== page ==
Book Review: “We’ll Always Have Paris” by Jennifer Coburn

categories: europe travel

We'llalwayshaveParis We’ll Always Have Paris, A Mother/Daughter Memoir, by Jennifer Coburn was a breeze to read with a scattering of amusing passages similar to Bill Bryson’s travel antics.  Coburn invites us to read her whimsical tales of adventures in Western Europe as a phobic mother who is afraid of a premature death and her underage, yet wise and level headed, daughter, Katie.  Through their forays, Katie ages into young adulthood and her mother relaxes and is able to cherish their exploring time together.

While reading We’ll Always have Paris, I forgot I was reading a memoir.  Coburn writes with blatant honesty and comically factual relatable scenarios.  In the midst of a travel story, Coburn frequently interrupts the experiences, with corresponding flashbacks from her childhood of her non-traditional upbringing in NYC with days spent with her pot smoking loveable dad and her moving on up in the world mom.  It’s through these recollections that we understand why Coburn makes the time to travel cautiously or footloose and fancy free with her daughter.

She did research before embarking and accepted advice and suggestions from friends, family and colleagues as to what are must views, good delicacies and how to travel on the train.  Her resourcefulness in finding cheaper admission rates could be seen as immoral or ingenious.  Overseas traveling, in which neither parent nor daughter contain fluent knowledge of the local language, could be argued a life lesson or lost marbles.  Coburn invents wonderful descriptive nick names for the people they encounter pertaining to their situations, like Too Friendly David or Quasimodo.  They secured an evening at Shakespeare and Co. with Katie’s bold comments and accepted a feast from a local restaurateur for less than cost of the meal, because he wanted them to have a good memory of the city. Through views of numerous cathedrals, architectural buildings and art museums, Katie and Jennifer discovered numerous artists with “wacky” and perhaps, Gaudi, styles.  They were influenced and amazed at the kindness of welcoming and helpful strangers.  In true traveler fashion, these two ladies devised their own “you had to be there” language, conversational style and dialogue.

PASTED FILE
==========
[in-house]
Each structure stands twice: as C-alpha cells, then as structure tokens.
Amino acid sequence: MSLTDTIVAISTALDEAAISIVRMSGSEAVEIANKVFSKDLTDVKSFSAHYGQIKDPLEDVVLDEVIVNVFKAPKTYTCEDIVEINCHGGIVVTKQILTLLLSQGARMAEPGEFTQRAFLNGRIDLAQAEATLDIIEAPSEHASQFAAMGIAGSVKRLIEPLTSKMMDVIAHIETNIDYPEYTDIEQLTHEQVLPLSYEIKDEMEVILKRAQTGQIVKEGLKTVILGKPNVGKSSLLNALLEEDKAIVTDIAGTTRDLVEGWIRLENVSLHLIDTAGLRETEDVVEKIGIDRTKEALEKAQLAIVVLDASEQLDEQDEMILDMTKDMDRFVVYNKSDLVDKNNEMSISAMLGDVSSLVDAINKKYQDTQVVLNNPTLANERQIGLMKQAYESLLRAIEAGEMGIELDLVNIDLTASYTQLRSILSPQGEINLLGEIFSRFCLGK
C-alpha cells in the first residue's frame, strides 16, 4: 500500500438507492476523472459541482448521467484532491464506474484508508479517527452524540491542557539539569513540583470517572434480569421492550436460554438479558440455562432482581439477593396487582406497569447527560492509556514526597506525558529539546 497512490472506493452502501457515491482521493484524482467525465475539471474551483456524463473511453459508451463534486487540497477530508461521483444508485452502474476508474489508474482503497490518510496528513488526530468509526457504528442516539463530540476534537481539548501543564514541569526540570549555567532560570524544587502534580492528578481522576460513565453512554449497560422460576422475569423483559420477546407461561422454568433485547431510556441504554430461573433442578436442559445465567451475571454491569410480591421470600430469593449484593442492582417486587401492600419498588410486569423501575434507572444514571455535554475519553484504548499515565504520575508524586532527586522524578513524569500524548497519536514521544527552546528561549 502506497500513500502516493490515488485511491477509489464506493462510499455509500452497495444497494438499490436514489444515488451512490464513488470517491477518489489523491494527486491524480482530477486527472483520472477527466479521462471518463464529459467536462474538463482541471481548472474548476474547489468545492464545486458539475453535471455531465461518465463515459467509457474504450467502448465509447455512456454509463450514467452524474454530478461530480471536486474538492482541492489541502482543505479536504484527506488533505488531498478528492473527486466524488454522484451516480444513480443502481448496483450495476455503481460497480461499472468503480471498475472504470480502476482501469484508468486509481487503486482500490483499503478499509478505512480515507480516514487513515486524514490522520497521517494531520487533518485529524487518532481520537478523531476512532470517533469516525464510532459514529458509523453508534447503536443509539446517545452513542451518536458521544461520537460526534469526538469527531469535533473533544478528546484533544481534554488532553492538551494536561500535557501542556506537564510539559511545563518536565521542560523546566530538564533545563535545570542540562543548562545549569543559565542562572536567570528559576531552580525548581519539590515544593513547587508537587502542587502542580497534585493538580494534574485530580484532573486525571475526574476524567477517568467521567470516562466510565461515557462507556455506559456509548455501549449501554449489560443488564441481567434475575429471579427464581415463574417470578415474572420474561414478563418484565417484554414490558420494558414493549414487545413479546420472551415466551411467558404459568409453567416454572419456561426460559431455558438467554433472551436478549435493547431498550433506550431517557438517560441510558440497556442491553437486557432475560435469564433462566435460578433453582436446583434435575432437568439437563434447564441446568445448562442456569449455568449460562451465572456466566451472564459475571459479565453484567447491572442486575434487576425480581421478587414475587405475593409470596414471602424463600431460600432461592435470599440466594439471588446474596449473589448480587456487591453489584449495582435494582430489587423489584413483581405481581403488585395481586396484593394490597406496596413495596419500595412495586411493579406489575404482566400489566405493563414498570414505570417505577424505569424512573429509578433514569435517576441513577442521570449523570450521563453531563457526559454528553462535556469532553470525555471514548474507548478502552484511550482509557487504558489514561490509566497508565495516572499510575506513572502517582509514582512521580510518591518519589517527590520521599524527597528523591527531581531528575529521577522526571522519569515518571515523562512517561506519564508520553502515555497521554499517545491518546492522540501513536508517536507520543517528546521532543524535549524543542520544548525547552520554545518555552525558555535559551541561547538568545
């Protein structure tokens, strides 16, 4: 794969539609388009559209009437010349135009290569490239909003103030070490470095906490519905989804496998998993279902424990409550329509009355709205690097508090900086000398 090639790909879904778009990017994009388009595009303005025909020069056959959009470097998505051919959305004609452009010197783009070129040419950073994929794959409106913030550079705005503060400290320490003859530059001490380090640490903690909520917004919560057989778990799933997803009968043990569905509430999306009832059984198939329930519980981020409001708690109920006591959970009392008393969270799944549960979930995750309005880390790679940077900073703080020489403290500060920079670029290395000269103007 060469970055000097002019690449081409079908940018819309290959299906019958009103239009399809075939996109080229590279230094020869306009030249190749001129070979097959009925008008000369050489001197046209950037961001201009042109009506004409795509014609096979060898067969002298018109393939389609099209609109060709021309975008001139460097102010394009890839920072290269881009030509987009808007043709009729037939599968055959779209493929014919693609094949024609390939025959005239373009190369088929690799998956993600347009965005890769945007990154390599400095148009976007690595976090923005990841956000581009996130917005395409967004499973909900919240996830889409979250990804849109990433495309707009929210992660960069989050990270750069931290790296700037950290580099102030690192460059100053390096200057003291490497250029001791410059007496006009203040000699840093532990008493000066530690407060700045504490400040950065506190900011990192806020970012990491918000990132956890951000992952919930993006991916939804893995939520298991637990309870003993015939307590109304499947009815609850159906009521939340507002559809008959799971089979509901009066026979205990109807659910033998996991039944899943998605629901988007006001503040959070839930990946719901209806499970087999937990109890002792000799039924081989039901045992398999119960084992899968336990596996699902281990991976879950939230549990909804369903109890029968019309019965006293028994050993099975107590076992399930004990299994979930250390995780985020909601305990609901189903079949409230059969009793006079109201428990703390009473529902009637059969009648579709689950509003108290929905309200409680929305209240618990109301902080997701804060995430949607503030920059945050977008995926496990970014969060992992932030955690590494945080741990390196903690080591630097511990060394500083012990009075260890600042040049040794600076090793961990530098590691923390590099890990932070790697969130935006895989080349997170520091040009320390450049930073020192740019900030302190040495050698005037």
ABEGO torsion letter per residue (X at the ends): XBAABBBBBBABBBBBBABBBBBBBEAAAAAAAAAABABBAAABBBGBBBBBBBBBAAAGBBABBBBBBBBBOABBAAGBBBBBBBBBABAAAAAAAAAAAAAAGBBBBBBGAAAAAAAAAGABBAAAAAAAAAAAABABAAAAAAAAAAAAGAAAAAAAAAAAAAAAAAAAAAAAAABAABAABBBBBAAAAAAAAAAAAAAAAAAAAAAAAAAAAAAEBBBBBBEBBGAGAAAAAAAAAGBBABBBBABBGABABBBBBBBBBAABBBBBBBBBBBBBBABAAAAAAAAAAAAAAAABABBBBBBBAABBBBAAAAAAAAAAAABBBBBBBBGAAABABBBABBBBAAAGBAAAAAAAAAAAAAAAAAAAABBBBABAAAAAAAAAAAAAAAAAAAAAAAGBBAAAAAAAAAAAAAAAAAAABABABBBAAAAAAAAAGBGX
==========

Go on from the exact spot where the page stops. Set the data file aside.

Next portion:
As I’ve been ridiculously fortunate to fulfill a dream of traveling through Europe, I related to and remembered many of my experiences with great amusement that Coburn presented.  My travel partner was not my mother, but my younger sister, who finished a college semester in one of the cities, Seville, where Coburn traveled with her daughter.  To have travel experiences are magical.  To be able to share treks with loved ones is stupendous.  To walk a path where ancestors walked is inspirational.  I love my mom, and Mother’s Day was recent, but there’s no way I could travel internationally with her; I’ll stick to shorter adventures with her at the thrift stores.  I give Coburn credit for being brave and creating memories with her daughter.  Pick up this book if you have any desire to travel with your child.  Be prepared to be inspired to begin planning your own adventure!

Disclosure: A free copy of this book was given to the volunteer with the expectation that a fair and honest review would be written of it.

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Jill Otradovec

by Jill Otradovec

Jill thrives on travel has been fortunate to be a road tripper and train traveler. She’s visited all 48 contiguous U.S. States with the impressive assistance of sofas and floors belonging to friends and family and a fantastic mechanic. Though her current passport has one stamp and a pathetic layer of dust, she is a card holder of the Smithsonian Institution and National Park Service (which have been used this year).

One Response to “Book Review: “We’ll Always Have Paris” by Jennifer Coburn”

Rita S.


Love the sound of the book. I love travel to anywhere in the U.S. or abroad. My daughter and I are going to travel in the near future. However, unlike the author, we will travel about Spain.

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